think you know,' I say to myself. She’s more

tender than the rest."


(The quotations are excerpts from a poem by poet Dorothea Lasky which resonated deeply with me. Dorothea read just moments before Eileen began to read her work and strangely, her words seemed to help me better understand Eileen.)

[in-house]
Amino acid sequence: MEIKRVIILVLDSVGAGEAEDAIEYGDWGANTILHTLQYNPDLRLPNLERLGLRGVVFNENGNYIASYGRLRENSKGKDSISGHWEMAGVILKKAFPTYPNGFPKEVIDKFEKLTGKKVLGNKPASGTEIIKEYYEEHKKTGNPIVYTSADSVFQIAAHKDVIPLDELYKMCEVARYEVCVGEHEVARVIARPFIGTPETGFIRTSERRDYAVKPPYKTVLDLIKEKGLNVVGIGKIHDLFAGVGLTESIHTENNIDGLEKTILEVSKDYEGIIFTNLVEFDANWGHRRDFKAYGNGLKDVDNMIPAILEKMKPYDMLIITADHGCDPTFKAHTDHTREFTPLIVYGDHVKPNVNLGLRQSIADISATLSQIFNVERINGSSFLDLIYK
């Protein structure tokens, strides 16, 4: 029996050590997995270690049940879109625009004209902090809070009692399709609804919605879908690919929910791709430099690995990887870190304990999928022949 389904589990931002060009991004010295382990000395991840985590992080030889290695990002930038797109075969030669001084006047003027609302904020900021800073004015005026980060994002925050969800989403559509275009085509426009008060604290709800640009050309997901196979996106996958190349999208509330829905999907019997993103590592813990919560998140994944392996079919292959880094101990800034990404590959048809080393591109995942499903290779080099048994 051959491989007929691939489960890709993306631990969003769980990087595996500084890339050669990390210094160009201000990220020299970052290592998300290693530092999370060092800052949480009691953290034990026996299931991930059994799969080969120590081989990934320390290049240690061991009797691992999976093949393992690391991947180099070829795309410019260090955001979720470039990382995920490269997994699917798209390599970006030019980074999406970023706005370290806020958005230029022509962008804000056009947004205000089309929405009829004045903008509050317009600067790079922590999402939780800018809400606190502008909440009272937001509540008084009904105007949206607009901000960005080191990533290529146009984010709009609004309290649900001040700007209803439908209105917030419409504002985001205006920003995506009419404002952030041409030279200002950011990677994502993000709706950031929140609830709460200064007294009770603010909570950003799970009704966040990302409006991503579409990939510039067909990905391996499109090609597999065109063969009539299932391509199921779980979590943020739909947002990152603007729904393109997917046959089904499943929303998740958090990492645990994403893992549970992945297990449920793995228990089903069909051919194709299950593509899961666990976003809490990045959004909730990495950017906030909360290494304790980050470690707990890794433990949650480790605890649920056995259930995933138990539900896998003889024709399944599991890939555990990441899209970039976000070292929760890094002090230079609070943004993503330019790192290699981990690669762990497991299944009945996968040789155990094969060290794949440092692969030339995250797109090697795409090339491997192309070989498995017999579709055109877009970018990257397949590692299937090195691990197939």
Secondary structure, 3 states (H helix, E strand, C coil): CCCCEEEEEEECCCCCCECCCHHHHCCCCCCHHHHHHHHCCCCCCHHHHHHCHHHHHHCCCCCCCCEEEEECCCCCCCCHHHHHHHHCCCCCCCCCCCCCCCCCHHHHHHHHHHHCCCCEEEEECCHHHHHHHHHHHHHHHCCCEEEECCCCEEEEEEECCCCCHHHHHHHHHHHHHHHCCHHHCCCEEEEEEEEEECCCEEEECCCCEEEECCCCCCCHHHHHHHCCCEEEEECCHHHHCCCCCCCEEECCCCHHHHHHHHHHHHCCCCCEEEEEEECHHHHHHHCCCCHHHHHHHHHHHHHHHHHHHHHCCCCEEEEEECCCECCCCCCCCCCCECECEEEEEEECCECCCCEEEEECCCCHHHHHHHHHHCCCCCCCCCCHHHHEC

Her ability to ride between genders, harnessing both the feminine and the masculine in one body has always made her work and her personhood compelling to me. She writes about women the way that men do, or perhaps more accurately, the way that men can’t. Even in writing “she” I find myself catching my mistake— Eileen has recently self identified by the gender neutral pronoun “they.” In interviews they have expressed that they have always preferred simply to go by the gender of Eileen. There is something beautiful and pure to me about this sentiment. No two people are alike and therefore there really isn’t a pronoun that could express each of us to our fullest. Language fails us over and over. In this ever changing world in which new terms are created daily in hopes to find better, more accurate ways of expressing our gender, our sexuality, our occupations and our creativity, we are reaching for new words that can capture us. But can they? The word we use would need to be as multifaceted as we are. This word could end up being as long as the script which holds our DNA, our memories, the story of our upbringings, our ancestries, and a novel length description of the ever changing details of our sexuality as well as the deepest desires of our energetic souls. But perhaps trying for words that can encapsulate all this is the first step towards acknowledging how limited our language really is. Try as it might, language simply cannot keep up with our individuality.